Andrew Sarris, "Brawling Brotherhood of Critics," in The Village Voice (reprinted by permission of The Village Voice; copyrighted by The Village Voice, Inc., 1971), August 26, 1971, pp. 23, 52.
At first glance the irony in Sheed's new novel ["People Will Always Be Kind"] seems to flow outward toward its author's life and toward recent public events. In the first part of the novel we read how Brian...
(This entire section contains 1969 words.)
Casey—athletic, just past puberty—is stricken with polio. Thereafter, "Brian's legs were a wasteland where no life would stir again." In the second part we read an account by Sam Perkins, speech writer, Ivy-league smartie and civil-rights activist, of Senator Brian Casey's campaign for the Democratic party's Presidential nomination.
Sheed has already written how in his own athletic adolescence he was stricken with polio. And he has also written how he traveled with Eugene McCarthy making speeches during the Senator's campaign for the Democratic nomination. But Casey, Sheed and McCarthy are not alike, except in their Irishness, their "Commonweal-Catholicism," and their compulsive wittiness….
The detail-work in Sheed's account of the process by which Casey's contrary wills and many minds are formed is only one of this novel's pleasures. The inside dope on the dealing of politicians and on the sordid highs of campaigning gives the reader another pleasure—the kind that has always addicted readers to the novels of major as well as minor old-fashioned craftsmen. The prose, the pace, the humor are pleasures neither old-fashioned nor new-fangled, but simply unique to Sheed's writing. So is a certain quality of moral intelligence, one graced by an unflappable and chastened sanity, a charity precise and unsentimental.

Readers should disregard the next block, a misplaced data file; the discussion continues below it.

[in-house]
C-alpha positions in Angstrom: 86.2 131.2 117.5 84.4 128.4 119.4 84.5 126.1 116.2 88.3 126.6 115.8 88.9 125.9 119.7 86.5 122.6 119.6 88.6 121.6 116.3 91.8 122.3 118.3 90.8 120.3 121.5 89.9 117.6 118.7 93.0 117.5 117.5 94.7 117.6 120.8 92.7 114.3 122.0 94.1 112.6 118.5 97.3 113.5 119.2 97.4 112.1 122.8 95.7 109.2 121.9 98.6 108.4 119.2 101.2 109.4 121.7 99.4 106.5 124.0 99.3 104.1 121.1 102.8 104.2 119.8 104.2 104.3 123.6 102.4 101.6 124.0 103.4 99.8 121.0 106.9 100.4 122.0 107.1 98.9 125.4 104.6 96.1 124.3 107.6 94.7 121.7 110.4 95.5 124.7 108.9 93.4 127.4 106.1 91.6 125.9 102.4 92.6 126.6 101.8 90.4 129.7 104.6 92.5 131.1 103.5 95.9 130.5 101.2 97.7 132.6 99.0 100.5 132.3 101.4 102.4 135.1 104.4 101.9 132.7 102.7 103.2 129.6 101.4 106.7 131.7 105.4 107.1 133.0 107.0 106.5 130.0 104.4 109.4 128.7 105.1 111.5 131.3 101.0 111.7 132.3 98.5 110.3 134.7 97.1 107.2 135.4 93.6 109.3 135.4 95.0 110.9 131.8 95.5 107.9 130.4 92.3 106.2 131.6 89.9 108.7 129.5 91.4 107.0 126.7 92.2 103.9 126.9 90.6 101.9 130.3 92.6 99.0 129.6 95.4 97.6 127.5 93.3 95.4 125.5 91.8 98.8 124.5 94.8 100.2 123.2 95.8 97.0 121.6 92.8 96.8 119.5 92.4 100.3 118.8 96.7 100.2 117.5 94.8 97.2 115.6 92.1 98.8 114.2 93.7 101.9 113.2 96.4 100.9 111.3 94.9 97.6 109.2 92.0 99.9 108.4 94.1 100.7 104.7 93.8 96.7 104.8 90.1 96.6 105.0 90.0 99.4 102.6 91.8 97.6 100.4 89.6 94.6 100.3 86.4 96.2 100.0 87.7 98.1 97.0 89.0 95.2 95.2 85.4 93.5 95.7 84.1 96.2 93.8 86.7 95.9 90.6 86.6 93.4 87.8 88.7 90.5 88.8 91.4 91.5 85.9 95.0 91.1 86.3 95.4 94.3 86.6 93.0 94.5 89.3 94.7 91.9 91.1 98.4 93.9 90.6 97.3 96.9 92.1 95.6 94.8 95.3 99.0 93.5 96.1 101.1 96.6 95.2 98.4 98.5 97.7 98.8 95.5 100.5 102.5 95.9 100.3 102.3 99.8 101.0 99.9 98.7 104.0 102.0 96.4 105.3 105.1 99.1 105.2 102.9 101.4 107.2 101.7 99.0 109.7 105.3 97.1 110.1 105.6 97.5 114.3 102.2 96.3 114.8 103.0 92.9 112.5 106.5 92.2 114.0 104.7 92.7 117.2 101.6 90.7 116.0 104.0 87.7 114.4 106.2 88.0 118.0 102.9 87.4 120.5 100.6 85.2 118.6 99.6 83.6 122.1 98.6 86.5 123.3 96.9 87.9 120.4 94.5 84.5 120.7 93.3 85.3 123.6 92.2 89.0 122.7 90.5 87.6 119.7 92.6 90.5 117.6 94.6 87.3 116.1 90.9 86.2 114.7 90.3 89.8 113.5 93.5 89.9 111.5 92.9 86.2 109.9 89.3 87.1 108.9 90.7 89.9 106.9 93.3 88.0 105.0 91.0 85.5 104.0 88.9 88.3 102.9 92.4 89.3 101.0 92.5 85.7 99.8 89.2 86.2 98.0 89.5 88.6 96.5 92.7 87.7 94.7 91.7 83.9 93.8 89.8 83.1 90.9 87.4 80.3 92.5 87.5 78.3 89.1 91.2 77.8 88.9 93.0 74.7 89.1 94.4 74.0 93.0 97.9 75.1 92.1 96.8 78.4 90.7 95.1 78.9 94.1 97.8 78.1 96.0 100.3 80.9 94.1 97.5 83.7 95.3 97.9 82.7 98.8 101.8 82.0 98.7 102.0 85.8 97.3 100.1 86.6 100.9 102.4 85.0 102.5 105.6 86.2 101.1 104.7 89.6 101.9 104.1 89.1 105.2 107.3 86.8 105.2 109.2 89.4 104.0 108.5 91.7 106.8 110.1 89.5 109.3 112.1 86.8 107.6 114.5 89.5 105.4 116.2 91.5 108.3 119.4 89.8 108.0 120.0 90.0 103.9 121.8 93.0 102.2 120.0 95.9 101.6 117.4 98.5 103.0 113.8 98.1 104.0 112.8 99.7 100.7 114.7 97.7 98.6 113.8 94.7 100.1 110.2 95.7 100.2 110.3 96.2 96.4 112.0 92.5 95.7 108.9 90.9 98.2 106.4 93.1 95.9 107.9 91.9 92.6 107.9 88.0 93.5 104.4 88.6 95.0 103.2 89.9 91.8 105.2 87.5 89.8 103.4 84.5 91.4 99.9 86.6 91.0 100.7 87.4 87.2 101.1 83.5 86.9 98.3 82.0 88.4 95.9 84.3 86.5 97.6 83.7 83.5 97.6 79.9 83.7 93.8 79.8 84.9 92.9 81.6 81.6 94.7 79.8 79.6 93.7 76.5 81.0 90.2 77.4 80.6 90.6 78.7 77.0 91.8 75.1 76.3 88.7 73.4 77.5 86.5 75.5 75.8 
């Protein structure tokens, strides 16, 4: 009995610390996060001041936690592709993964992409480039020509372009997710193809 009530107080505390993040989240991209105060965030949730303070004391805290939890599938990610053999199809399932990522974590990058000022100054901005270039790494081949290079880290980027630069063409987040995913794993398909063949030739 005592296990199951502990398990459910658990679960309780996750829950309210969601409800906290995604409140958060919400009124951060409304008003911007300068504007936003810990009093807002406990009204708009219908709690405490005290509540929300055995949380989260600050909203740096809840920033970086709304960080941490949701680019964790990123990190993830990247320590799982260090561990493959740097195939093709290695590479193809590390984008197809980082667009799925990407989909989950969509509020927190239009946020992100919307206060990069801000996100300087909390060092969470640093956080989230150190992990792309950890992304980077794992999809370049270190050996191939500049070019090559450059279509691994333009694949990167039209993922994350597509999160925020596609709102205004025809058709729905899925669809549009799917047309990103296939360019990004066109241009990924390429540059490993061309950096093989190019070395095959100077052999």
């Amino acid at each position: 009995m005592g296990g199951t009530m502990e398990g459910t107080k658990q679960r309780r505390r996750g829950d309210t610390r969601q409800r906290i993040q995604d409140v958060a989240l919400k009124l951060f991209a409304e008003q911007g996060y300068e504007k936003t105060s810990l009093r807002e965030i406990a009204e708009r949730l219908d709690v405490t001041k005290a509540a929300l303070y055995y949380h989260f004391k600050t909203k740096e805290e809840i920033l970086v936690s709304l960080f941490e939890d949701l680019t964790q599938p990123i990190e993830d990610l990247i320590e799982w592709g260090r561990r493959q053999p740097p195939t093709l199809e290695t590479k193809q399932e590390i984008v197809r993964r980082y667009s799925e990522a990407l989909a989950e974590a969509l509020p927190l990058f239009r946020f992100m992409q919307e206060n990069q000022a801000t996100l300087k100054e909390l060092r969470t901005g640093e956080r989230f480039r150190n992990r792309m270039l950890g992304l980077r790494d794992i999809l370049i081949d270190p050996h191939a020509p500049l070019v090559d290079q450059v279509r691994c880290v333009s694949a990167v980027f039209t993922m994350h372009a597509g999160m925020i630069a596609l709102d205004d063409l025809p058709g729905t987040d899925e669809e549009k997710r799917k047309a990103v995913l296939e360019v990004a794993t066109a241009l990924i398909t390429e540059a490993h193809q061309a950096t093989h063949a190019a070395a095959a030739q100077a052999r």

Robert Graves, who has been called a minor poet for over 50 years now, once pointed out that the distinction between major and minor writers tells us less than the distinction between good and bad ones. "People Will Always Be Kind" is a very good novel by a very good novelist.
George Stade, in The New York Times Book Review (© 1973 by The New York Times Company; reprinted by permission), April 8, 1973, pp. 1-2.
[People Will Always Be Kind] is the most substantial novel yet from Wilfrid Sheed, and that is saying something. Aside from being one of the finest essayists and critics we have, Sheed is a novelist of depth, complexity and compassion. Though his early work, notably Office Politics, gained him a reputation as a wit, his fiction has grown steadily darker over the years—more interesting, more thoughtful.
People Will Always Be Kind continues that trend. It is a very funny book, but its wit is essentially a decoration; Sheed is concerned here with a considerable range of subjects, and he has woven them into a sympathetic, convincing study of political man—one of the best political novels we have….